Manufacturers must realize that in protecting consumers, they ultimately protect themselves. Compliance with voluntary standards is essential since such standards are often considered to represent a “minimum good manufacturing practice” in litigation. However, voluntary standards are minimum requirements; manufacturers should do their part to ensure that such standards do everything possible to address known hazards. Furthermore, it is up to each manufacturer to conduct its own product hazard assessment and develop internal standards that eliminate or guard against risks wherever technologically feasible.

Consumers must recognize the limitations of voluntary standards. As the pool net example demonstrates, standards are generic and do not account for all possible product designs. Consumers must be aware of unscrupulous and unknowledgeable manufacturers who claim that their product “complies” with all voluntary standards, when in fact, the applicable standard may not address certain hazardous aspects of the product or may not pertain to the product at all.

Human factors and ergonomics professionals who advise industry also have a responsibility when it comes to voluntary standards. Professionals in the field of safety can impact the voluntary standards process by becoming an active member of a technical subcommittee (Deppa, 2011). ASTM, ANSI, and UL welcome objective, technical expertise. There are subcommittees for a wide range of consumer products including recreational products, children’s products, furniture, and household appliances. Contact the administrator for any of these voluntary standards organizations to offer your services. Only by investing time and energy into understanding a standard and knowing the relevant injury and fatality data is it possible to identify weaknesses in the standard. Such weaknesses not only put consumers at risk—they also put manufacturers and others in the supply chain in financial risk if someone becomes injured on the product.

The bottom line is this: Get involved and facilitate the development of strong voluntary standards that protect consumers and manufacturers from harm.

ANSI/CSA (2003). Standard for vented gas fireplace heaters. Mississauga, Canada: Canadian Standards Association.

ANSI /WCMA (1996). ANSI/WCMA American National Standard for Safety of Corded Window Covering Products A100.1-96, New York, NY: WCMA.

Deppa, S. (2011). Participation on voluntary committees for standards and codes by forensic practitioners—a win-win combination. Proceedings of the Human Factors and Ergonomics Society 55th Annual Meeting, 608-612, Santa Monica, CA.

Deppa, S., Pollack-Nelson, C. & Allen, E.  (2010). “So Your Consumer Product Complies with the Voluntary Safety Standard—Now What?” Proceedings of the Human Factors and Ergonomics Society's 54th Annual Meeting, 728-732, Santa Monica, CA.

U.S. Consumer Product Safety Commission (2000). CPSC Window Covering Industry Announce Recall to Repair Window Blinds—New Investigation of Children’s Deaths Leads to Redesigned Window Blinds, CPSC News Release 01-023, November 1, 2000.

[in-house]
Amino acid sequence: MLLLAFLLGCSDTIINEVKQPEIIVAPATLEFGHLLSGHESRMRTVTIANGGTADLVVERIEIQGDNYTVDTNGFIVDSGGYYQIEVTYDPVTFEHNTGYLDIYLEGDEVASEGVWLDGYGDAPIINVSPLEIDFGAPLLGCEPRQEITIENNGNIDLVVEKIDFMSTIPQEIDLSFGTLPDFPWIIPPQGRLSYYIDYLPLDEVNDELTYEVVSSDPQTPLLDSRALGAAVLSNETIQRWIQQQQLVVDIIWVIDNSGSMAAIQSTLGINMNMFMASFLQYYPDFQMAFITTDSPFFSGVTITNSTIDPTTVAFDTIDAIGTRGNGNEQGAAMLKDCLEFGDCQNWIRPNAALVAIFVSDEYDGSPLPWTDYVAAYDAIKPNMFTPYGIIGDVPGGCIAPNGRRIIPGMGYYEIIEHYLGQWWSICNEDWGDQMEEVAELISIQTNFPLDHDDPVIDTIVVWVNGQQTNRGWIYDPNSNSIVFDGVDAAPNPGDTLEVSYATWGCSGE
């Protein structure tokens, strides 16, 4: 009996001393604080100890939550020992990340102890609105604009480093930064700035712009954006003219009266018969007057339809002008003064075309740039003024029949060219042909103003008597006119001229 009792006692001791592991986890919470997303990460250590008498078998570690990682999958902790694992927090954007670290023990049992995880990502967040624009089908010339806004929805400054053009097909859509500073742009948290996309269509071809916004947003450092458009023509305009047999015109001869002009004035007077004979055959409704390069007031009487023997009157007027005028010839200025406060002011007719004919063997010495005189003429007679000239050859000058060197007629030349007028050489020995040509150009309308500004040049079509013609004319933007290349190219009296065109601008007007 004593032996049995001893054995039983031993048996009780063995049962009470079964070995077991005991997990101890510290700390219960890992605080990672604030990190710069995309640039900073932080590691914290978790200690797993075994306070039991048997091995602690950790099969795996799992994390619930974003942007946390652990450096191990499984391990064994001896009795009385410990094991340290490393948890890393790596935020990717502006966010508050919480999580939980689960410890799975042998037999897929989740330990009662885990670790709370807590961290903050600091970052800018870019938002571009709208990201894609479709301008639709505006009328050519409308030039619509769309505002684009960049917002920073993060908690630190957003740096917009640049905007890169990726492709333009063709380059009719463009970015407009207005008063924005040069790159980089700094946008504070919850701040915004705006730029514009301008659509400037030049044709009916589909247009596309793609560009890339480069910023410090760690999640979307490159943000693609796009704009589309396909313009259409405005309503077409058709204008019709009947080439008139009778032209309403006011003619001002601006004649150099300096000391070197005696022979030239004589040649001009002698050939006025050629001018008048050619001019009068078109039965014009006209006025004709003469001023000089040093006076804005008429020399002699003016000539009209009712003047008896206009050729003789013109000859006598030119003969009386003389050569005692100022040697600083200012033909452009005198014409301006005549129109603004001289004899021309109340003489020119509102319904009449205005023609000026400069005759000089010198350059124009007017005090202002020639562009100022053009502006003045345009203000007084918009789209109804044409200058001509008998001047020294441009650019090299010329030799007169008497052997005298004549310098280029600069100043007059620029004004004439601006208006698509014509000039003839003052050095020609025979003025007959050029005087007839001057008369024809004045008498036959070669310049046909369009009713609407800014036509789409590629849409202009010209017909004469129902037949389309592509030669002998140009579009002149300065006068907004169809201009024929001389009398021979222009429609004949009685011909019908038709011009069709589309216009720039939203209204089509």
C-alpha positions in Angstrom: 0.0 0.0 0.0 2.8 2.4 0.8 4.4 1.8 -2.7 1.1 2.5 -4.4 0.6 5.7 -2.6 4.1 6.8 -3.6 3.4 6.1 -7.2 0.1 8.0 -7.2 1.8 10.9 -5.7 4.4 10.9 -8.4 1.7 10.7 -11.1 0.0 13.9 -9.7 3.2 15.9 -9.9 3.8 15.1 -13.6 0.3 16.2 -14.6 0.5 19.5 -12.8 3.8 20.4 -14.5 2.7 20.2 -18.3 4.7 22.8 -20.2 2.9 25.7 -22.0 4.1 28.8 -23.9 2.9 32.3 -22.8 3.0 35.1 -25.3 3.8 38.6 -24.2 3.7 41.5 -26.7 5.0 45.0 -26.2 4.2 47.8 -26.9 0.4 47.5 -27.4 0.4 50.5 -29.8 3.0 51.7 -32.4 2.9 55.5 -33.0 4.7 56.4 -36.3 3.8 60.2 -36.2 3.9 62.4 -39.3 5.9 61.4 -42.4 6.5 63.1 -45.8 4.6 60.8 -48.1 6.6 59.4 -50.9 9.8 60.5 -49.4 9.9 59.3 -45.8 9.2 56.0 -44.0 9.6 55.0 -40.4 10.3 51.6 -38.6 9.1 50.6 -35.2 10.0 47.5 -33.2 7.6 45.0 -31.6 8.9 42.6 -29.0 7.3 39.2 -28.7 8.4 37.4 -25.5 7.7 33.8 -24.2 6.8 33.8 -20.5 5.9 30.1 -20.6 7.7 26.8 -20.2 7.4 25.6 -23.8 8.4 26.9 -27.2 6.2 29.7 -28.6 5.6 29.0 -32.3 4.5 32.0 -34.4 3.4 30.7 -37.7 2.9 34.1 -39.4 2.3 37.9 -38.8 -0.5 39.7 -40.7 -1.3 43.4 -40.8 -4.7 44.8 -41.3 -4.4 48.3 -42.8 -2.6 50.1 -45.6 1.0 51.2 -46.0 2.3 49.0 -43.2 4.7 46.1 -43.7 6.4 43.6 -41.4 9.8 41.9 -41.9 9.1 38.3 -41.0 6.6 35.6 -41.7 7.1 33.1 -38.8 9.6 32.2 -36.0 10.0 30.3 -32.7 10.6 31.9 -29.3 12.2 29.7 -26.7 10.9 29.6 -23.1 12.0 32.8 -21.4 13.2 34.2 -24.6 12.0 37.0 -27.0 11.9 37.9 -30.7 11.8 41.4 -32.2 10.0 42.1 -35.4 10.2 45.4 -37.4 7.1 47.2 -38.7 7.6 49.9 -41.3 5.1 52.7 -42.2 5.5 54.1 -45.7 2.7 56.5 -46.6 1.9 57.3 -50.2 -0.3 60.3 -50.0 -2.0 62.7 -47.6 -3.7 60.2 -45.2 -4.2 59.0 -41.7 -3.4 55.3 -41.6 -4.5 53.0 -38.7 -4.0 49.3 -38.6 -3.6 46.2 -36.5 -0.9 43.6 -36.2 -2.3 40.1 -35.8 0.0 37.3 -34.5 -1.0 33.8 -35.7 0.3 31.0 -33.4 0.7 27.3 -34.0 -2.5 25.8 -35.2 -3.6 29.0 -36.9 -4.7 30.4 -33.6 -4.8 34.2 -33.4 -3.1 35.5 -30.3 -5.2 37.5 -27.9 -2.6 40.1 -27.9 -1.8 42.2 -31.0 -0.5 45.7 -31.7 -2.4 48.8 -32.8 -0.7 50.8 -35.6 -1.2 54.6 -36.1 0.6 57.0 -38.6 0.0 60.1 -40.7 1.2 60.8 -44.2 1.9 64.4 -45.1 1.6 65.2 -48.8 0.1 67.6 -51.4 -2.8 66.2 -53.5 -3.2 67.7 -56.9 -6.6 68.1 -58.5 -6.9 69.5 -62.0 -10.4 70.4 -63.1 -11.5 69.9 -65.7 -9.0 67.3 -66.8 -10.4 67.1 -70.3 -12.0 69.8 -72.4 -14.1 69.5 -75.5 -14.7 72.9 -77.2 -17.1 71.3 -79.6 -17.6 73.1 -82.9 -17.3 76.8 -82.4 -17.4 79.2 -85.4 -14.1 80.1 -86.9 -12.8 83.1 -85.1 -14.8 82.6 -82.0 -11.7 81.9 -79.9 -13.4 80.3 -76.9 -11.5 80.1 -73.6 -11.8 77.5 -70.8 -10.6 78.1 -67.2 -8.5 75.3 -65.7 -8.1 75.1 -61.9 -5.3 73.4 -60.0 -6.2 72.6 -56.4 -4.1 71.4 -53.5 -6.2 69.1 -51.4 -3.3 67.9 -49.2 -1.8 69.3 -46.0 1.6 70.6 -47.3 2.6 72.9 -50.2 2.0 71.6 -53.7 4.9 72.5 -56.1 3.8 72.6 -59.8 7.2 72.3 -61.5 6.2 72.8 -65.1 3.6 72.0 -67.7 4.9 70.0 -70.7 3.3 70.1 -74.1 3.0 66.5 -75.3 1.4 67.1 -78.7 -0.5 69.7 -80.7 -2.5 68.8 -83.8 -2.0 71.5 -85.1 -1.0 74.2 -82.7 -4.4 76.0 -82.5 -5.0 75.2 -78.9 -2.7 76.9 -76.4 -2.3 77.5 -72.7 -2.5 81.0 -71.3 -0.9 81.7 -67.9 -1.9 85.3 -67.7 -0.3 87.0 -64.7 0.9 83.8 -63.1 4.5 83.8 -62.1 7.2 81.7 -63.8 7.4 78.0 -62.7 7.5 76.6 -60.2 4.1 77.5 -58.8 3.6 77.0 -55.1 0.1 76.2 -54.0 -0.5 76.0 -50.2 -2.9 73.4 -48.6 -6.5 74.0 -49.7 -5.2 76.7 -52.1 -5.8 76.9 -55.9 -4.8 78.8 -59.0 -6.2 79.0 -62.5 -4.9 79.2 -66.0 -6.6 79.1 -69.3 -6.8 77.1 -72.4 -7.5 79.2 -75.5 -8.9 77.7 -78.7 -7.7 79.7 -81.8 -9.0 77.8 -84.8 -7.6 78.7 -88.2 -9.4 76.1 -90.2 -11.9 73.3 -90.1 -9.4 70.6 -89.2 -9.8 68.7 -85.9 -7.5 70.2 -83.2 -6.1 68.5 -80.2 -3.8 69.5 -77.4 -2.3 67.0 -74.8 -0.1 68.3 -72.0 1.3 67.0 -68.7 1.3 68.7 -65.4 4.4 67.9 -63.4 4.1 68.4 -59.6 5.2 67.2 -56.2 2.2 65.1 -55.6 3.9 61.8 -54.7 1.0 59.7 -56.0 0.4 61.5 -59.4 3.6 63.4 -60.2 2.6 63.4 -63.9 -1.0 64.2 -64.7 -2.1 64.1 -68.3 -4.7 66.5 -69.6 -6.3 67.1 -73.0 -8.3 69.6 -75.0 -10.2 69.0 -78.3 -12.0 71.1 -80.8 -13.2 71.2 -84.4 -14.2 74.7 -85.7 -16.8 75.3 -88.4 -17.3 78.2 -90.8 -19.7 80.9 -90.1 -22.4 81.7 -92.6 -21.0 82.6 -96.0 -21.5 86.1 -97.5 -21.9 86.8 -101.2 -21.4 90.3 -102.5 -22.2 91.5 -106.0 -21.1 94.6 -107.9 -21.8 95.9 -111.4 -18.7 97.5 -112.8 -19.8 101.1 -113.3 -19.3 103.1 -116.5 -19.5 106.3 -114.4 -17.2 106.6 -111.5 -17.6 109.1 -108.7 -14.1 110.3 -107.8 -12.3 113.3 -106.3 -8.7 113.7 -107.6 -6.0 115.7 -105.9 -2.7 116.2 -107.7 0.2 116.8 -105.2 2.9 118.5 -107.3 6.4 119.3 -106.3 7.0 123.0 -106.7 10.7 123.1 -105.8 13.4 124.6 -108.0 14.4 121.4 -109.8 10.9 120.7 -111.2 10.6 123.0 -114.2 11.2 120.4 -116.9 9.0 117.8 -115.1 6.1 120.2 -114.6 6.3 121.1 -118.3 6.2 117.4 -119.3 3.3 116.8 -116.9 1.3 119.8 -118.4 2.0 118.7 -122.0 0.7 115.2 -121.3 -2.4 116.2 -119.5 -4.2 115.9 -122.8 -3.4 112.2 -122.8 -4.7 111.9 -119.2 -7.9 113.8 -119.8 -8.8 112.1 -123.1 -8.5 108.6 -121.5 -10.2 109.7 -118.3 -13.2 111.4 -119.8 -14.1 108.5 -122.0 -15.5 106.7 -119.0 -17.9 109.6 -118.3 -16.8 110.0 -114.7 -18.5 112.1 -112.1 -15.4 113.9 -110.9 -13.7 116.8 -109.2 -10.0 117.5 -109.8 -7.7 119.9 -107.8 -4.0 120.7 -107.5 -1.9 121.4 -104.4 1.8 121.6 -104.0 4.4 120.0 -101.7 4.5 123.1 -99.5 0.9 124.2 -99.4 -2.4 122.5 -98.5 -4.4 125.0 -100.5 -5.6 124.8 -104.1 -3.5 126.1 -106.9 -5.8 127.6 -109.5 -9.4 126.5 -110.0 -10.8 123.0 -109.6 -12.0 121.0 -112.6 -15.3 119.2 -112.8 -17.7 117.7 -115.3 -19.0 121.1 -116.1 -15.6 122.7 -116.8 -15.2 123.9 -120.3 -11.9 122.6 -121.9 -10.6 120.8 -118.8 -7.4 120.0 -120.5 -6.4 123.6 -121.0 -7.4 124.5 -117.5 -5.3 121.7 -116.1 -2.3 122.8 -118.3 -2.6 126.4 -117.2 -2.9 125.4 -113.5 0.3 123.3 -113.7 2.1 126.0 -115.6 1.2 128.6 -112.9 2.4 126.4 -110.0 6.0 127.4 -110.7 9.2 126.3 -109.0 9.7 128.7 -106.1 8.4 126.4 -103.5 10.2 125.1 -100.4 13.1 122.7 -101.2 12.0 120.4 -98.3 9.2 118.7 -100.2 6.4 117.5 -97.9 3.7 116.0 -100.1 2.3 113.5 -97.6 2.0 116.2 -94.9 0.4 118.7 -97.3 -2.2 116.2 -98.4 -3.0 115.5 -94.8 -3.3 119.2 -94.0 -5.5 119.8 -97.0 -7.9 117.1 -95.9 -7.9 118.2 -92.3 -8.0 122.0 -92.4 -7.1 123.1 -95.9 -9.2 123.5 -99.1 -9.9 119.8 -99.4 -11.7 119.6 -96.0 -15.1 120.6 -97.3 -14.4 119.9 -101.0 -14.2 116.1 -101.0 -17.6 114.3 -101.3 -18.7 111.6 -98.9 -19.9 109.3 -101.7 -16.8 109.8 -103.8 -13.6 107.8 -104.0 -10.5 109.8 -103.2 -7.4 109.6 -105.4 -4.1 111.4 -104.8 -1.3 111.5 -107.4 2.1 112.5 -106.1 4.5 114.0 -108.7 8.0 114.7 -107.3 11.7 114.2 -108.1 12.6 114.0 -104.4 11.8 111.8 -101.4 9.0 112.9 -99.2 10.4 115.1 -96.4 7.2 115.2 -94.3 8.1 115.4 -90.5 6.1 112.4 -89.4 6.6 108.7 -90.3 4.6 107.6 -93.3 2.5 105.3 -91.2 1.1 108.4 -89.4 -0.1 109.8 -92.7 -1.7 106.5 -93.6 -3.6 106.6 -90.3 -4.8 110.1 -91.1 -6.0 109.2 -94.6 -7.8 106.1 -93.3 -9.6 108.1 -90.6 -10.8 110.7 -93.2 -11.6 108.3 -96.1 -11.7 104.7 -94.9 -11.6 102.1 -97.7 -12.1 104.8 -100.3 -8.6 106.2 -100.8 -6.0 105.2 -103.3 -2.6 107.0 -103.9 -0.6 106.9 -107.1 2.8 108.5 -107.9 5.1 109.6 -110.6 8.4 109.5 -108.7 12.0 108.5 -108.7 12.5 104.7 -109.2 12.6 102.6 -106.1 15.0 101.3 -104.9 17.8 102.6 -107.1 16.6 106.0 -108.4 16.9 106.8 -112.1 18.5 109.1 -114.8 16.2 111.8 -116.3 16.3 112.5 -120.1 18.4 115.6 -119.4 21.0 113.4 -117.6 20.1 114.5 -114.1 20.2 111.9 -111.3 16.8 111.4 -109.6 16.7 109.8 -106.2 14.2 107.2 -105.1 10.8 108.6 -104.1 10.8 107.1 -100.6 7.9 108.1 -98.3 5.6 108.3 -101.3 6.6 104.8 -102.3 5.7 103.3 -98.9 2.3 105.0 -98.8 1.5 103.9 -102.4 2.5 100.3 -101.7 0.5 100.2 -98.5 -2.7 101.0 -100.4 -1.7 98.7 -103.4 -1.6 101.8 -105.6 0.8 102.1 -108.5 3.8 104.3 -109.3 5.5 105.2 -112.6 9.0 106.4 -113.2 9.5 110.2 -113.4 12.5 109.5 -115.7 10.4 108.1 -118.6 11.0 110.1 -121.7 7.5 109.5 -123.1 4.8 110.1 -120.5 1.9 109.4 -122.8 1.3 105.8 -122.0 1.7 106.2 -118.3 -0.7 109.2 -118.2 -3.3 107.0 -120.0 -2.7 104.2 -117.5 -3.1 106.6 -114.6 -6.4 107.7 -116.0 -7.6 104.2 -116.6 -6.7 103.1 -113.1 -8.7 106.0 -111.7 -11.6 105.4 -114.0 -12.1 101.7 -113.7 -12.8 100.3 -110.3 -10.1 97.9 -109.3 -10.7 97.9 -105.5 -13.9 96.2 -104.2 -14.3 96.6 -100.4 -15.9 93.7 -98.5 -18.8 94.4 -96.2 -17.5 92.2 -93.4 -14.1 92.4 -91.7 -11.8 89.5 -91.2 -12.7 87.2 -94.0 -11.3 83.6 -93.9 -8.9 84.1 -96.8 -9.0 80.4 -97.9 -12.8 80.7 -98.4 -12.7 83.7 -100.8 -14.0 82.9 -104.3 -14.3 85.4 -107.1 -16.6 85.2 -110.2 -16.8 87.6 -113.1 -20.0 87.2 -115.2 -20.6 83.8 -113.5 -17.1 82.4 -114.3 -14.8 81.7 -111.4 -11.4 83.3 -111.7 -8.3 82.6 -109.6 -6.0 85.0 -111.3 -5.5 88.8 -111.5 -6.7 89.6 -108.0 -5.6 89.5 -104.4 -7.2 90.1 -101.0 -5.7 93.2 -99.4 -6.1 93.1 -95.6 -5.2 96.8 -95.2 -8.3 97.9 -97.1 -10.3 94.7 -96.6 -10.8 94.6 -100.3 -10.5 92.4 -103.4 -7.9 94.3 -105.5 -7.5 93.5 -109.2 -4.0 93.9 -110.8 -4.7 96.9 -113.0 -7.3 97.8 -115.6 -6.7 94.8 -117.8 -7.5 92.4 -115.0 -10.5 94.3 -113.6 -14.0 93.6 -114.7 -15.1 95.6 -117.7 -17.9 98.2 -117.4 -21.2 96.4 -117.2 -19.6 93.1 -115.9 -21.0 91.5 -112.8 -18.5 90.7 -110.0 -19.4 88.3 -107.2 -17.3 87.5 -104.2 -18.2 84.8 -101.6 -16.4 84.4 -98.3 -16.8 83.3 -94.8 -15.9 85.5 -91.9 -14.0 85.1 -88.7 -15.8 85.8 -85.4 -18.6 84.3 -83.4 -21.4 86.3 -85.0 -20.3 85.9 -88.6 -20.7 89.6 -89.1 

KXAN (2012). Couple questions safety of pool net. LIN Television of Texas, LIN Television Corporation, Friday, 31 Aug 2012.

Pollack-Nelson, C. (2012). The Burn Hazard Presented by Gas Fireplace Glass, Ergonomics in Design, 20 (3), 14-18, HFES, Santa Monica, CA.

Pollack-Nelson, C. and Deppa, S. (2009). “The Role and Limitations of Voluntary Standards in Consumer Product Safety,” Proceedings of the Human Factors and Ergonomics Society's 53rd Annual Meeting, 563-567, Santa Monica, CA.

Tuesday, August 21, 2012

STTG Officer Nominations

It’s that time of year... STTG election time! We are looking for one or more nominees for each of the following positions:

  • Technical Group Chair (2 year term)
  • Newsletter Editor (2 year term)
  • Program Chair Elect (1 year as Elect + 1 year as Program Chair)
  • Webmaster (1 year term)

Positions become effective at the close of the 2012 TG business meeting. There are no term limits and you may nominate yourself. If you wish to nominate someone else, please check to be sure that the person is willing to run. Following HFES rules, nominees for the Chair and Program Chair Elect positions must be Full Members of HFES and members of the TG. The Webmaster position can be filled by any HFES member provided they are members of the TG.

Please reply to me with nominations by SEPTEMBER 7, 2012. Election ballots will be emailed shortly after the close of the nomination cycle.


Position Descriptions

TG Chair: The TG chair has overall responsibility to ensure that the group meets its minimum requirements. The chair works with the HFES executive director in scheduling the TG's annual business meeting and arranging other events; with the newsletter editor regarding timing, content, distribution method, and cost of newsletters; and with other officers to ensure that TG activities are being carried out. The chair also represents the TG as a member of the Council of Technical Groups.

Program Chair Elect: Understudy and assistant to the 2012 program chair (Greg Fitch). The Program Chair Elect becomes the Program Chair for the following annual conference (2013 in San Diego). The Program Chair is responsible for overseeing the technical review of proposals submitted for the HFES Annual Meeting.

Webmaster: Responsible for maintaining the STTG website.

Newsletter Editor: The newsletter editor is responsible for producing at least two newsletters per year and distributing them to TG members. The newsletter is the vital link between a TG's officers and its members, and its quality and frequency are often associated with members' level of satisfaction with their TG affiliation. TGs that do not produce newsletters are subject to disaffiliation from HFES.